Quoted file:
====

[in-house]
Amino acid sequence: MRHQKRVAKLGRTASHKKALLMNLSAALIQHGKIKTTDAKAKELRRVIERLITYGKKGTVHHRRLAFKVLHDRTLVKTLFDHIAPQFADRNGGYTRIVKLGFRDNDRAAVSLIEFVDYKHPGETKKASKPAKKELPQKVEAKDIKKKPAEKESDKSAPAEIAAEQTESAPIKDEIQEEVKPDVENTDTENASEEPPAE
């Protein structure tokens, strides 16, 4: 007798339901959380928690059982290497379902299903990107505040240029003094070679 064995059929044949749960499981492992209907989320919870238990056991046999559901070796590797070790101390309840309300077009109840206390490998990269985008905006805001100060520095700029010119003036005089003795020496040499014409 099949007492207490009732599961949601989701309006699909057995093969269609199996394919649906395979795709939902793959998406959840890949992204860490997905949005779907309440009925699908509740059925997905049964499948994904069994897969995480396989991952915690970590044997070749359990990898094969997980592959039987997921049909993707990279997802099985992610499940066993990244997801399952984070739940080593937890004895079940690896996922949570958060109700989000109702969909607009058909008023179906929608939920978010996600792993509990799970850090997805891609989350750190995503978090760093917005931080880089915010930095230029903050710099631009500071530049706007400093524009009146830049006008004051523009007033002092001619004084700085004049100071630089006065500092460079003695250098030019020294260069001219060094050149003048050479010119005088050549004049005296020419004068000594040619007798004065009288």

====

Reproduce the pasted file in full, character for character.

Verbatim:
[in-house]
Amino acid sequence: MRHQKRVAKLGRTASHKKALLMNLSAALIQHGKIKTTDAKAKELRRVIERLITYGKKGTVHHRRLAFKVLHDRTLVKTLFDHIAPQFADRNGGYTRIVKLGFRDNDRAAVSLIEFVDYKHPGETKKASKPAKKELPQKVEAKDIKKKPAEKESDKSAPAEIAAEQTESAPIKDEIQEEVKPDVENTDTENASEEPPAE
């Protein structure tokens, strides 16, 4: 007798339901959380928690059982290497379902299903990107505040240029003094070679 064995059929044949749960499981492992209907989320919870238990056991046999559901070796590797070790101390309840309300077009109840206390490998990269985008905006805001100060520095700029010119003036005089003795020496040499014409 099949007492207490009732599961949601989701309006699909057995093969269609199996394919649906395979795709939902793959998406959840890949992204860490997905949005779907309440009925699908509740059925997905049964499948994904069994897969995480396989991952915690970590044997070749359990990898094969997980592959039987997921049909993707990279997802099985992610499940066993990244997801399952984070739940080593937890004895079940690896996922949570958060109700989000109702969909607009058909008023179906929608939920978010996600792993509990799970850090997805891609989350750190995503978090760093917005931080880089915010930095230029903050710099631009500071530049706007400093524009009146830049006008004051523009007033002092001619004084700085004049100071630089006065500092460079003695250098030019020294260069001219060094050149003048050479010119005088050549004049005296020419004068000594040619007798004065009288």